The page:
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The laparoscopic and laparoscopic-assisted approaches have vastly expanded from routine gynecological procedures (e.g., tubal ligation) and cholecystectomies to complex gastrointestinal (e.g., colonic, gastric, splenic, hepatic), urologic (e.g., nephrectomy, prostatectomy), and vascular (aortic) surgeries. The major benefits of laparoscopy are a direct result from the avoidance of large abdominal incisions. Therefore, hospitalizations are shorter, recoveries faster, pain less severe, and pulmonary function better preserved.

In the case of the commonly performed laparoscopic cholecystectomy, benefits of the laparoscopic approach compared to open cholecystectomy are listed in the following table. These benefits may extend to other surgeries using this minimally invasive technique in the hands of a skilled and timely surgeon (Table 175-1).

TABLE 175-1Potential Benefits of Laparoscopic Surgery

Given the plethora of potential benefits, laparoscopy has found use in the pediatric and pregnant populations. Robotic surgery is an advanced form of laparoscopic surgery with its own unique anesthetic implications. Furthermore, techniques associated with laparoscopy are used outside the abdomen.

Anesthetic Management

General anesthesia with cuffed endotracheal tube using a balanced technique is the preferred anesthetic technique. This is due to the discomfort of a pneumoperitoneum, positioning, length of surgical time, and hypercarbia. The stomach should be decompressed with a nasogastric tube postinduction. Also, the bladder should be decompressed to avoid injury during trocar insertion. Pneumatic compression boots will reduce venous stasis from high intra-abdominal pressure (IAP) in the lower extremities.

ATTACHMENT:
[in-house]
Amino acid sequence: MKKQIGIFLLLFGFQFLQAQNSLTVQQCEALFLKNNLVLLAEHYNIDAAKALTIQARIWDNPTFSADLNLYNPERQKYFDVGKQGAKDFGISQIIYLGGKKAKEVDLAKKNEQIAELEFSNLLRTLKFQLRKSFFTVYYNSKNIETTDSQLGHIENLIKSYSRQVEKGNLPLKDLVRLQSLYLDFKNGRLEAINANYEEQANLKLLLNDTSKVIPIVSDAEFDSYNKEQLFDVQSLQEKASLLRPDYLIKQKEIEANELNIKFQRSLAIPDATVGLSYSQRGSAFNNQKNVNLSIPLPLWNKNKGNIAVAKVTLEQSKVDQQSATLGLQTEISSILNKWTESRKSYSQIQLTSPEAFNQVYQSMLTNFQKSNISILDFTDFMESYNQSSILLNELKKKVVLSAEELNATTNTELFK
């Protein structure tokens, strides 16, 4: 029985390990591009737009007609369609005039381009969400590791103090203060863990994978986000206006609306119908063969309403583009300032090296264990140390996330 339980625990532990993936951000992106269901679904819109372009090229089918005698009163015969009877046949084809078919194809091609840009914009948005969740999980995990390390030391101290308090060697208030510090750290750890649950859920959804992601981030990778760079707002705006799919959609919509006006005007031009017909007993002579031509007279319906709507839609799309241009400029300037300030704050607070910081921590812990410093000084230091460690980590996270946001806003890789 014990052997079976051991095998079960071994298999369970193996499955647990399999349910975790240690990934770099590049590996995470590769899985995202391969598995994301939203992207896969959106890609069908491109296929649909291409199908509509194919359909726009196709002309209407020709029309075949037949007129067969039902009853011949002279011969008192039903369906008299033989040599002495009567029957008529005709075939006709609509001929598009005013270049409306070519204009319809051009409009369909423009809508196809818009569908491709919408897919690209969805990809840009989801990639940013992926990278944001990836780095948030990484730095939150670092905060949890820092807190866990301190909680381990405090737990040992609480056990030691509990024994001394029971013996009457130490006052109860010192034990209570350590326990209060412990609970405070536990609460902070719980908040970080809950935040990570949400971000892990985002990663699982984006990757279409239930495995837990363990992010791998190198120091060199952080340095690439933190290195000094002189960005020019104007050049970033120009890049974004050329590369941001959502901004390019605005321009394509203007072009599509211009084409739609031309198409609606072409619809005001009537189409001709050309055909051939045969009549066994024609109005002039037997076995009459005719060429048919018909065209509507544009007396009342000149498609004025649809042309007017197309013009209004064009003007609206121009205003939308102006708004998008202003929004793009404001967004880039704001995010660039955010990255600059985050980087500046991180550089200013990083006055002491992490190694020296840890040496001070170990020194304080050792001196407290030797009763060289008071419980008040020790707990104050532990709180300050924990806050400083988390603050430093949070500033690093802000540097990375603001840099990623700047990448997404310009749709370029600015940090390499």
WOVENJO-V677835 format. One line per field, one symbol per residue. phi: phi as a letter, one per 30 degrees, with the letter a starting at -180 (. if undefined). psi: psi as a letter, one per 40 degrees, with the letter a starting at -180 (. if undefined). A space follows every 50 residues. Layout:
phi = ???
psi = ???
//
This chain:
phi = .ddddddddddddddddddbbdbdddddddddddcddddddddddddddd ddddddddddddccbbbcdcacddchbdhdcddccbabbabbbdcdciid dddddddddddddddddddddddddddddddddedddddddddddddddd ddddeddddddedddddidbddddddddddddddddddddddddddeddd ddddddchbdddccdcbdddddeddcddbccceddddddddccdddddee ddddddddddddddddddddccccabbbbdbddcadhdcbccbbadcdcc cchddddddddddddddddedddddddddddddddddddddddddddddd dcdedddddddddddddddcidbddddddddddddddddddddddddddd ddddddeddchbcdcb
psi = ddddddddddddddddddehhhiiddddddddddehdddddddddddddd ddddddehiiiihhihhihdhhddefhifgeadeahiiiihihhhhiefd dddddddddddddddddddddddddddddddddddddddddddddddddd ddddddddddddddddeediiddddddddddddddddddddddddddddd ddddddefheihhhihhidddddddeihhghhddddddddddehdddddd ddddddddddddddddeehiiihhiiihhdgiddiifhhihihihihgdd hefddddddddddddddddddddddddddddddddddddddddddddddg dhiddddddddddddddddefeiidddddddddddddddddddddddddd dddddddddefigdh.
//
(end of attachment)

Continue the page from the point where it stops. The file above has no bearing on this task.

Nitrous oxide as part of the anesthetic technique is controversial. However, there is no conclusive evidence that N2O contributes to bowel distention that is clinically significant.

Other important considerations include the duration of procedure, the risk of visceral or vascular injury, difficulty in evaluating blood loss and the possibility of conversion to laparotomy under emergent conditions.


The pneumoperitoneum is created when carbon dioxide is insufflated into the peritoneal cavity. This can be accomplished via a “closed” or blind technique in which a Veress needle is punctured through the abdominal layers into the peritoneal cavity. Direct entry with a trocar, another “closed” or blind technique, may also be used. The “open” method involves inserting a trocar into the peritoneal cavity under direct vision through an abdominal incision (mini laparotomy). Trendelenburg positioning provides gravitational displacement of the abdominal viscera away from the entry site of the Veress needle or trocar. After the initial entry is made, carbon dioxide is insufflated and additional ports are placed into the cavity under visualization through a mini laparoscopic camera. Each method of entry has its advantages and disadvantages. Intuitively, ...

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